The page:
O Star (the fairest one in sight),
We grant your loftiness the right
To some obscurity of cloud —
It will not do to say of night,
Since dark is what brings out your light.

Choose Something Like a Star by Robert Frost – 1947

Does light consist of particles or waves?  According to quantum mechanics the answer is “Yes.”  After the last series on Darkwood Brew, it is clear that I have a long way to go simply to grasp in even the simplest ways all that scientific discovery has to share, but I am right at home exploring the philosophy behind it.  So when a new school of thought enters the debate between two schools and tells them that they are both right (and both wrong) my inner philosopher can’t help but smile.  For a very long time, the debate was between theories of light as particle versus light as wave.  Such debates are fueled by an understanding of exclusivity…if A then not B and if B then not A.  So if I have it right, quantum theory comes along and challenges the dualistic argumentation and instead offers a form of duality that embraces both.  I love the way that the very term that separated (duality) becomes the solution through redefinition in particle-wave duality.

While I may be howling at the moon in my science, come along with me in the philosophy.  Consider the duality of light and dark in the first day of the creation story in Genesis.  God calls light into existence and then separates it from dark.  In our typical way of thinking, we tend to jump to a dualistic versus mentality.  We revel in metaphors of victory and defeat, black and white, all or nothing.  Too quickly we jump to the conclusion that light, the thing that God speaks into being is good and therefore dark must be bad.  Granted, this is not a front-of-the-brain examination, it is one of those subtle, even unconscious observation that then goes on to color our further thinking.  If one is looking for winners and losers, good and bad, with no middle ground, then that is what one will find.

But it is critical to hear this myth in the context of balance and order.  Light and dark are not simply opposites but they are complements of each other.  They are in a necessary balance that reflects the order that the Creator is bringing out of chaos.  When I consider how harsh and difficulty simple existence had to have been for the people who created and shared this creation myth, I am amazed that they could even begin to see an order in the creation that was evident, let alone worthy to praise, attributing it to divine intervention.  One medium strength tornado ripping a scar through my hometown was enough to raise serious questions about the order of the universe for me, thank you very much.  Still, the ancient Hebrews saw that the created order was marvelously working toward balance and order and could find in that God’s grace.  They looked at the world and saw God’s intention for goodness.  For them there was no need to choose between peanut butter and chocolate to determine the best flavor, they were glad to proclaim two great tastes that taste great together…or something like that.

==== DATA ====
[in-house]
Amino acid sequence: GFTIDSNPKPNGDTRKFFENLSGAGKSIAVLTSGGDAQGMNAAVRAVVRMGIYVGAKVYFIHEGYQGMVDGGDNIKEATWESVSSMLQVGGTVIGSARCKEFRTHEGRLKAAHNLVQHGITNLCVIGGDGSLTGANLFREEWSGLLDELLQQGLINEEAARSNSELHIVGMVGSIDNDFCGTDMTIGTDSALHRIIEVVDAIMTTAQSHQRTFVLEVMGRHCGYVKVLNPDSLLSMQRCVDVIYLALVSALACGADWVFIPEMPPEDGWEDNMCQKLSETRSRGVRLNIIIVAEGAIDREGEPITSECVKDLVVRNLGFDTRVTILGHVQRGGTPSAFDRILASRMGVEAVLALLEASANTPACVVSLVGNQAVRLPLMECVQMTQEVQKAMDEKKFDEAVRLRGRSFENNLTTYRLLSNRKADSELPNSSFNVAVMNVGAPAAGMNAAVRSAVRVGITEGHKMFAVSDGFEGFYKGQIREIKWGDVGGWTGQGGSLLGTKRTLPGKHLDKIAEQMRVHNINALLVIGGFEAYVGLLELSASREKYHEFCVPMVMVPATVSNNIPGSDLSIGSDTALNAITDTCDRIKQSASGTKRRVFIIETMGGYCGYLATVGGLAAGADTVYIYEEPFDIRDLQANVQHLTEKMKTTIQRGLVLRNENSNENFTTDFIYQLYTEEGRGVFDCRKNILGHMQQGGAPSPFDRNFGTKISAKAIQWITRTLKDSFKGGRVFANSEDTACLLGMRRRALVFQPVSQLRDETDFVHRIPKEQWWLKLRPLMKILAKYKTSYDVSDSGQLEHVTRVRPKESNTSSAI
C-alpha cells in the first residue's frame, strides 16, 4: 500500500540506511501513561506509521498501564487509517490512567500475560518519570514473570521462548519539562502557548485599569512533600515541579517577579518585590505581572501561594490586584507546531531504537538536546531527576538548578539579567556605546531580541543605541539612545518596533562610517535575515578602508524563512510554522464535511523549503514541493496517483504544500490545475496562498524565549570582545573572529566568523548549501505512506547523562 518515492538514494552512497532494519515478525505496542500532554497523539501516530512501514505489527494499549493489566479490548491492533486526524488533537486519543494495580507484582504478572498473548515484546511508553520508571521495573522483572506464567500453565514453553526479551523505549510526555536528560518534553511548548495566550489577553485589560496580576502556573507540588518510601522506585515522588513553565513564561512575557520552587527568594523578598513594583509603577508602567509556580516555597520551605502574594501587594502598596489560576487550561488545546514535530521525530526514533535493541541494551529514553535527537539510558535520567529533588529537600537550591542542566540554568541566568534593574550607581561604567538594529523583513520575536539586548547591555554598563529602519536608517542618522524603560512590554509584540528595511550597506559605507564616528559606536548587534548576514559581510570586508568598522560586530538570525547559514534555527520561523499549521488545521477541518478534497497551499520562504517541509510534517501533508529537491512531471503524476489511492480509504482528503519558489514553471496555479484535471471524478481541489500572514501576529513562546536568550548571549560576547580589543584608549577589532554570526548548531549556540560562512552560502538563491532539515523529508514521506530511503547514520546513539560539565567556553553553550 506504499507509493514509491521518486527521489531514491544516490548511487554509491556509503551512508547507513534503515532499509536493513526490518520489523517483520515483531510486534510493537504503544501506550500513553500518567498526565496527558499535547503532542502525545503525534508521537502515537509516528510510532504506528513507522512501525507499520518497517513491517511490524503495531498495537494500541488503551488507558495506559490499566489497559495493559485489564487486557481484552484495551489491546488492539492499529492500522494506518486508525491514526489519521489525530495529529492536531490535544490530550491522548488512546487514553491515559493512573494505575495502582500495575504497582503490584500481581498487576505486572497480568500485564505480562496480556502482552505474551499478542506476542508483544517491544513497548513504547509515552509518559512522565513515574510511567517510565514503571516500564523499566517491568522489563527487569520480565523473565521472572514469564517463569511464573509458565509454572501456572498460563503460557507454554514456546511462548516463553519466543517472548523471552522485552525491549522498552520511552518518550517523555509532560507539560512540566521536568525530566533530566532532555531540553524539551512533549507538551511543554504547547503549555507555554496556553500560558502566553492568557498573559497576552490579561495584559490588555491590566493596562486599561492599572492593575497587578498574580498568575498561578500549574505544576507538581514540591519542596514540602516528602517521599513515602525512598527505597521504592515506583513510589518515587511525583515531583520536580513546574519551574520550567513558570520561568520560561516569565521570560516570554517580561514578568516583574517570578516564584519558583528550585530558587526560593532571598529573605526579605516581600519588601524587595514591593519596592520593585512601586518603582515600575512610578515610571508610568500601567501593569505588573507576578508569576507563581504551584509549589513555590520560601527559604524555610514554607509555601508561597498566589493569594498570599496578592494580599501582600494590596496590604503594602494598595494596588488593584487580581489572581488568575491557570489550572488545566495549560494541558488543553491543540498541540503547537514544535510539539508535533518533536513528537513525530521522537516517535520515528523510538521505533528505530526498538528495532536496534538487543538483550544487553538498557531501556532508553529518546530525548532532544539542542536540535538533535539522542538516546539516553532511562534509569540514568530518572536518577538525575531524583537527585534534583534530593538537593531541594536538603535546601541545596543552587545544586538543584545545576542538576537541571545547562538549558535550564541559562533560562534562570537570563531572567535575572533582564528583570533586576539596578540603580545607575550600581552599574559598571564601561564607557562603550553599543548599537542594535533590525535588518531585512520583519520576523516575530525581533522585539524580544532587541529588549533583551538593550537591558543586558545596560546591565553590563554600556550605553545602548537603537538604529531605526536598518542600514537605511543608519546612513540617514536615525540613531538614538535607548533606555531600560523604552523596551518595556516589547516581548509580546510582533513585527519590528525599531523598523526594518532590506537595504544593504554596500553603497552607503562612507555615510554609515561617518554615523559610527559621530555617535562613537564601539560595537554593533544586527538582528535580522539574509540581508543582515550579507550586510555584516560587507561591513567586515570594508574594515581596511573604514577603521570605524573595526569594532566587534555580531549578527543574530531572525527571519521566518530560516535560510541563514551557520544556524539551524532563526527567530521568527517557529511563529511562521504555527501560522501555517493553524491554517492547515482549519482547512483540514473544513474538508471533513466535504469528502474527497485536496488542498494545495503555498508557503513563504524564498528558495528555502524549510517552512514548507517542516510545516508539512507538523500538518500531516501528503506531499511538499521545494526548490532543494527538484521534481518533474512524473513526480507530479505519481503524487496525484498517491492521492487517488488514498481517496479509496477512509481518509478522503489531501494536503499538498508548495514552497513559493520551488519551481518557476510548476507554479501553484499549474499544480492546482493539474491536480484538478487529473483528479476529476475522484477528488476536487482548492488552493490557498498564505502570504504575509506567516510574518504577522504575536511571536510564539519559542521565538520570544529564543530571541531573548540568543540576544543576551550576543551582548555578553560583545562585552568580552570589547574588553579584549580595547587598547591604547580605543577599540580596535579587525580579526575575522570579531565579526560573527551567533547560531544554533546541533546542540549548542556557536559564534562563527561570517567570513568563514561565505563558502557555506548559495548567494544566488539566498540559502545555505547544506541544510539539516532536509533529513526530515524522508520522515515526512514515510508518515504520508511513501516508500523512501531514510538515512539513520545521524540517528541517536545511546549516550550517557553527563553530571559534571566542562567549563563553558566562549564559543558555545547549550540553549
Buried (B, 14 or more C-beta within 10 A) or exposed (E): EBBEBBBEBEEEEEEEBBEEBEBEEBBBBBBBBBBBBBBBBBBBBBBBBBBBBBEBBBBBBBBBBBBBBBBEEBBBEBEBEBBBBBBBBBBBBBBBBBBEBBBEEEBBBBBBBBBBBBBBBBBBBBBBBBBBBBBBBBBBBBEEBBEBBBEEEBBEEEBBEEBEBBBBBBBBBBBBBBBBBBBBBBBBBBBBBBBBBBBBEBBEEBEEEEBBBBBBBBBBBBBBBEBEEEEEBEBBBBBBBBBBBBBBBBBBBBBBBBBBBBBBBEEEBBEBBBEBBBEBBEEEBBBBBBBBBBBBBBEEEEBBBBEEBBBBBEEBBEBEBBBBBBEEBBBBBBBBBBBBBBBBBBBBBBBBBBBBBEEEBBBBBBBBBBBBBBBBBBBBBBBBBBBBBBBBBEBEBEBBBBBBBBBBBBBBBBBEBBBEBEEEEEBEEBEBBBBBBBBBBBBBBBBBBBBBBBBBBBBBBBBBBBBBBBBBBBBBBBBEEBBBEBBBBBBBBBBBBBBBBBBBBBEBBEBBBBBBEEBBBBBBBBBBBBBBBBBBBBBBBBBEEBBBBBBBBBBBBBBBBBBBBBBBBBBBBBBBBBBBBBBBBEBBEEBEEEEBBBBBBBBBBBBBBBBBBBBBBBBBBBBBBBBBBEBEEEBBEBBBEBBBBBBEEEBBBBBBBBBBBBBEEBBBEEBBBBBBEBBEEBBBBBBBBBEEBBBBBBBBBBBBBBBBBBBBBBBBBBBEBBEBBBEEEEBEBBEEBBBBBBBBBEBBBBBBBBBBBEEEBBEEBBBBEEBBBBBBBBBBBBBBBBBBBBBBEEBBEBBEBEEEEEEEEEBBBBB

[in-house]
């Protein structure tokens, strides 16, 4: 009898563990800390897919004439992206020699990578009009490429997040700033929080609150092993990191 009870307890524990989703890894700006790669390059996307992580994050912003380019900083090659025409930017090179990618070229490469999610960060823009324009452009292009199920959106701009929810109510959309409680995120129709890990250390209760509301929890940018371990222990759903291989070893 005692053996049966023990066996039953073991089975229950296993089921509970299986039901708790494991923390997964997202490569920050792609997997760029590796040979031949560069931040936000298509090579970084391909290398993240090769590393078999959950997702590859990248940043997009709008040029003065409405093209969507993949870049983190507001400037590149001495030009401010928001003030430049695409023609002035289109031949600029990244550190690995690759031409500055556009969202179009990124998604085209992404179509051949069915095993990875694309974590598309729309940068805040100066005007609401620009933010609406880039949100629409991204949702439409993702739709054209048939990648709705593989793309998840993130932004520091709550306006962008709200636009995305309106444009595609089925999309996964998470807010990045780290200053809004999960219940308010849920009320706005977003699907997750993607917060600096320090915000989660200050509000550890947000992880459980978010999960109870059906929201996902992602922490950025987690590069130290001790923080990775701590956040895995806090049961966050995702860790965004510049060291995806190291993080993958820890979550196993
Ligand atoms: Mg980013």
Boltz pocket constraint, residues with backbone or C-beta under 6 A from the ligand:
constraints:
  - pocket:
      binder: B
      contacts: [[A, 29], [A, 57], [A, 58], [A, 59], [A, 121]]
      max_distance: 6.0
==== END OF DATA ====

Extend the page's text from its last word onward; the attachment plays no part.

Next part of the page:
If we can resist the urge to play favorites, we can learn from creation about the necessity of all things.  We wouldn’t last long if we didn’t have light at all, but where would we be without the dark?  The night sky is a marvel when we are free from light “pollution” (a term that proves it is possible to have too much of a good thing).  But remember that the stars don’t shine any less during the day, it is just that we don’t see them due to the brightness of the sun.  Robert Frost was right to praise the dark for that is what brings out the light of the stars.  Darkness is required for many plants to trigger their regrowth.  Darkness provides protection to some animals and opportunity to others.  And in the end, darkness is truly not a separate entity but simply the absence of light (just as cold is the absence of heat).  So perhaps the separating of light from dark that God does on the first day is no more than the ever present shades of gray that are the reality in which we dwell.  Darkness is not a force for evil, but rather the natural state when light is lacking.  On the first day of Creation, God brings into being a force that dispels darkness even when it is only the faintest glow.  That is why we cling to the hope of that truth, poetically expressed in the Gospel of John that Jesus is the light of the world and that the darkness has not (indeed cannot) overcome it.  When you feel overwhelmed by the lack of light in your life, simply remember that by speaking a word, God is able to give you the light you need.

Rev. Ian Lynch is pastor of First Congregational Church, United Church of Christ in Brimfield, MA (http://www.brimfielducc.org) He blogs about the intersection of spirituality and society at CultureDove.blogspot.com and the intersection of spirituality and ornithology at https://birdparables.blogspot.com

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